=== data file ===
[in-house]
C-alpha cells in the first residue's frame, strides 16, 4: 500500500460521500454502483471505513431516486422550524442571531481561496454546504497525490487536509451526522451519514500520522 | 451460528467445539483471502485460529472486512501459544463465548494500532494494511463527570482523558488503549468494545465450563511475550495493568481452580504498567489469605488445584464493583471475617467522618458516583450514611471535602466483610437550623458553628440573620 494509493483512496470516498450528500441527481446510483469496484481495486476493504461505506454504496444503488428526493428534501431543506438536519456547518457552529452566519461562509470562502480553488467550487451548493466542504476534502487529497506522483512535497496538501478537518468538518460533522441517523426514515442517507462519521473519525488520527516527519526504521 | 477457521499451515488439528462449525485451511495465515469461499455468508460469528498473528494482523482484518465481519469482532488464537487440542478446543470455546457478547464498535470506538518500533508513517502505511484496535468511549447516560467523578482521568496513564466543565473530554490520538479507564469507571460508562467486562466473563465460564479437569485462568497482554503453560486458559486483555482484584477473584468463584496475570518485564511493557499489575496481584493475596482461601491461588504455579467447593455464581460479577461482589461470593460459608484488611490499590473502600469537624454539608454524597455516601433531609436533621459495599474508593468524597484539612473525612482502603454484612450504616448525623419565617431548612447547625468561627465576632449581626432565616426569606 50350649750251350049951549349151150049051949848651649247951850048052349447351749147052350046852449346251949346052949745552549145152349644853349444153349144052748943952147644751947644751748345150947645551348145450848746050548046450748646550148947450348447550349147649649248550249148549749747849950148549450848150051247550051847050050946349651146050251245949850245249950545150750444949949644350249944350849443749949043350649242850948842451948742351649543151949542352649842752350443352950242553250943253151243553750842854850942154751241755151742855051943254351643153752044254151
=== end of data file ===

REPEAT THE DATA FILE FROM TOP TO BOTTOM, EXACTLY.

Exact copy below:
[in-house]
C-alpha cells in the first residue's frame, strides 16, 4: 500500500460521500454502483471505513431516486422550524442571531481561496454546504497525490487536509451526522451519514500520522 | 451460528467445539483471502485460529472486512501459544463465548494500532494494511463527570482523558488503549468494545465450563511475550495493568481452580504498567489469605488445584464493583471475617467522618458516583450514611471535602466483610437550623458553628440573620 494509493483512496470516498450528500441527481446510483469496484481495486476493504461505506454504496444503488428526493428534501431543506438536519456547518457552529452566519461562509470562502480553488467550487451548493466542504476534502487529497506522483512535497496538501478537518468538518460533522441517523426514515442517507462519521473519525488520527516527519526504521 | 477457521499451515488439528462449525485451511495465515469461499455468508460469528498473528494482523482484518465481519469482532488464537487440542478446543470455546457478547464498535470506538518500533508513517502505511484496535468511549447516560467523578482521568496513564466543565473530554490520538479507564469507571460508562467486562466473563465460564479437569485462568497482554503453560486458559486483555482484584477473584468463584496475570518485564511493557499489575496481584493475596482461601491461588504455579467447593455464581460479577461482589461470593460459608484488611490499590473502600469537624454539608454524597455516601433531609436533621459495599474508593468524597484539612473525612482502603454484612450504616448525623419565617431548612447547625468561627465576632449581626432565616426569606 50350649750251350049951549349151150049051949848651649247951850048052349447351749147052350046852449346251949346052949745552549145152349644853349444153349144052748943952147644751947644751748345150947645551348145450848746050548046450748646550148947450348447550349147649649248550249148549749747849950148549450848150051247550051847050050946349651146050251245949850245249950545150750444949949644350249944350849443749949043350649242850948842451948742351649543151949542352649842752350443352950242553250943253151243553750842854850942154751241755151742855051943254351643153752044254151